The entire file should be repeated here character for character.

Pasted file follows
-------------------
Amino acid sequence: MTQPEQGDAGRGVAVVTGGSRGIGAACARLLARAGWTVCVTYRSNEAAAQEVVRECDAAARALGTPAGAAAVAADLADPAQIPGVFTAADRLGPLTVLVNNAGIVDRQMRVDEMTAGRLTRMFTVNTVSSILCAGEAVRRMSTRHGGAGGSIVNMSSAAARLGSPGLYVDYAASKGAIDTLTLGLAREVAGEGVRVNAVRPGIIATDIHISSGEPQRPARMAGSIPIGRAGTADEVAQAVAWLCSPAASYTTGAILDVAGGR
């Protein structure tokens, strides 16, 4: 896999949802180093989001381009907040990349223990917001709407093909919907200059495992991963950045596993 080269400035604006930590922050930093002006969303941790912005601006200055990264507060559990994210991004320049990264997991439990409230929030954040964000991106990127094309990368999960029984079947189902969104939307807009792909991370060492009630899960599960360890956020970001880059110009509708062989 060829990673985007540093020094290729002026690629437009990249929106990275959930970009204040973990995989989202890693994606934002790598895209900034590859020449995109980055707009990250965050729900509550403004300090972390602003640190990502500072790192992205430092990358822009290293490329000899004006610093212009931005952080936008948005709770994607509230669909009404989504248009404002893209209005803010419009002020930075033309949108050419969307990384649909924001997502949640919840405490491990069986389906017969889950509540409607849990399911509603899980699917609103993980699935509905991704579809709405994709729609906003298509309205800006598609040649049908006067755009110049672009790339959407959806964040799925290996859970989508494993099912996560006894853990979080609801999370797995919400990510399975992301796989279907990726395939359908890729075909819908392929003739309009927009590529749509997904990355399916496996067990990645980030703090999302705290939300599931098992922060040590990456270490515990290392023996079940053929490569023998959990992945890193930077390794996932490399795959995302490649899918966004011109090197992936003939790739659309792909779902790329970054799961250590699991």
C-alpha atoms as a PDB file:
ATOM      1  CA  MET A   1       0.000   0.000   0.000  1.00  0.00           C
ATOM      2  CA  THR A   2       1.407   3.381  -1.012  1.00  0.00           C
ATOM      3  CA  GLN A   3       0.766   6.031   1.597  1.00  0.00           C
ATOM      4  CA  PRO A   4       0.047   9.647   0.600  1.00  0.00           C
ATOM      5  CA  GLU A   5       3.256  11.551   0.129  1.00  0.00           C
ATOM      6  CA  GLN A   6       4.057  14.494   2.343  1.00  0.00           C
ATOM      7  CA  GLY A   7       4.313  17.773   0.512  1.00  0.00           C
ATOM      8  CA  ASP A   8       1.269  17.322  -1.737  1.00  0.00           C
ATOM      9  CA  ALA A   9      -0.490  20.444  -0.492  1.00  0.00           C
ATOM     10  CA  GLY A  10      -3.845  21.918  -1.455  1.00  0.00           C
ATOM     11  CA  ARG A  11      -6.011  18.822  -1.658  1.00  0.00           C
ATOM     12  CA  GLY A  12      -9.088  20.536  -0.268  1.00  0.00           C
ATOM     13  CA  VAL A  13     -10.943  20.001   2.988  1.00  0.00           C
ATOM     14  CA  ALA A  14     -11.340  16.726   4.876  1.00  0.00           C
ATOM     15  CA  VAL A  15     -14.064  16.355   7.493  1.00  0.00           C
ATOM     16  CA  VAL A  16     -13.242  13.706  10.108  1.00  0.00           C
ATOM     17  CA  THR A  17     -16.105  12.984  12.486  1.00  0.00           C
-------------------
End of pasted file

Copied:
Amino acid sequence: MTQPEQGDAGRGVAVVTGGSRGIGAACARLLARAGWTVCVTYRSNEAAAQEVVRECDAAARALGTPAGAAAVAADLADPAQIPGVFTAADRLGPLTVLVNNAGIVDRQMRVDEMTAGRLTRMFTVNTVSSILCAGEAVRRMSTRHGGAGGSIVNMSSAAARLGSPGLYVDYAASKGAIDTLTLGLAREVAGEGVRVNAVRPGIIATDIHISSGEPQRPARMAGSIPIGRAGTADEVAQAVAWLCSPAASYTTGAILDVAGGR
């Protein structure tokens, strides 16, 4: 896999949802180093989001381009907040990349223990917001709407093909919907200059495992991963950045596993 080269400035604006930590922050930093002006969303941790912005601006200055990264507060559990994210991004320049990264997991439990409230929030954040964000991106990127094309990368999960029984079947189902969104939307807009792909991370060492009630899960599960360890956020970001880059110009509708062989 060829990673985007540093020094290729002026690629437009990249929106990275959930970009204040973990995989989202890693994606934002790598895209900034590859020449995109980055707009990250965050729900509550403004300090972390602003640190990502500072790192992205430092990358822009290293490329000899004006610093212009931005952080936008948005709770994607509230669909009404989504248009404002893209209005803010419009002020930075033309949108050419969307990384649909924001997502949640919840405490491990069986389906017969889950509540409607849990399911509603899980699917609103993980699935509905991704579809709405994709729609906003298509309205800006598609040649049908006067755009110049672009790339959407959806964040799925290996859970989508494993099912996560006894853990979080609801999370797995919400990510399975992301796989279907990726395939359908890729075909819908392929003739309009927009590529749509997904990355399916496996067990990645980030703090999302705290939300599931098992922060040590990456270490515990290392023996079940053929490569023998959990992945890193930077390794996932490399795959995302490649899918966004011109090197992936003939790739659309792909779902790329970054799961250590699991």
C-alpha atoms as a PDB file:
ATOM      1  CA  MET A   1       0.000   0.000   0.000  1.00  0.00           C
ATOM      2  CA  THR A   2       1.407   3.381  -1.012  1.00  0.00           C
ATOM      3  CA  GLN A   3       0.766   6.031   1.597  1.00  0.00           C
ATOM      4  CA  PRO A   4       0.047   9.647   0.600  1.00  0.00           C
ATOM      5  CA  GLU A   5       3.256  11.551   0.129  1.00  0.00           C
ATOM      6  CA  GLN A   6       4.057  14.494   2.343  1.00  0.00           C
ATOM      7  CA  GLY A   7       4.313  17.773   0.512  1.00  0.00           C
ATOM      8  CA  ASP A   8       1.269  17.322  -1.737  1.00  0.00           C
ATOM      9  CA  ALA A   9      -0.490  20.444  -0.492  1.00  0.00           C
ATOM     10  CA  GLY A  10      -3.845  21.918  -1.455  1.00  0.00           C
ATOM     11  CA  ARG A  11      -6.011  18.822  -1.658  1.00  0.00           C
ATOM     12  CA  GLY A  12      -9.088  20.536  -0.268  1.00  0.00           C
ATOM     13  CA  VAL A  13     -10.943  20.001   2.988  1.00  0.00           C
ATOM     14  CA  ALA A  14     -11.340  16.726   4.876  1.00  0.00           C
ATOM     15  CA  VAL A  15     -14.064  16.355   7.493  1.00  0.00           C
ATOM     16  CA  VAL A  16     -13.242  13.706  10.108  1.00  0.00           C
ATOM     17  CA  THR A  17     -16.105  12.984  12.486  1.00  0.00           C